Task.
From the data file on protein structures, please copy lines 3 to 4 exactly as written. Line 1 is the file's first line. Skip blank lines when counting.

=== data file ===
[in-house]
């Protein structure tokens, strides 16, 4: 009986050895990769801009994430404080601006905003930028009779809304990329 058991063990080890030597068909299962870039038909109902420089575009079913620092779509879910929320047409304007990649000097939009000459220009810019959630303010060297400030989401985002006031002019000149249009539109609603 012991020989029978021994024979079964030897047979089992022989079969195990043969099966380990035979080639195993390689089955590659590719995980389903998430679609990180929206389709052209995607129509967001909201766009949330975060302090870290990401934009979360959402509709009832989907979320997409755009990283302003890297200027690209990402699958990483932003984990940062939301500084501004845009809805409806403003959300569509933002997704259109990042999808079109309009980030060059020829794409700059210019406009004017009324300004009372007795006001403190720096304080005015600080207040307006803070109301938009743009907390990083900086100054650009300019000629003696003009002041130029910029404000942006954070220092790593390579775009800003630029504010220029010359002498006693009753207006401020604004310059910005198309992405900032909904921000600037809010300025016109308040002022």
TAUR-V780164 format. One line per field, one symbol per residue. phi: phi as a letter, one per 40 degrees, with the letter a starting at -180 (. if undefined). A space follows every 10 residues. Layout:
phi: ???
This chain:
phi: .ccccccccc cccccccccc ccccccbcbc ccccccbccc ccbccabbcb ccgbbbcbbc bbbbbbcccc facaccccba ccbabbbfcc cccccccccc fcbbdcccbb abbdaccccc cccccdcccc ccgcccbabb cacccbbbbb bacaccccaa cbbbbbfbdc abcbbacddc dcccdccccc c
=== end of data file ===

TAUR-V780164 format. One line per field, one symbol per residue. phi: phi as a letter, one per 40 degrees, with the letter a starting at -180 (. if undefined). A space follows every 10 residues. Layout:
phi: ???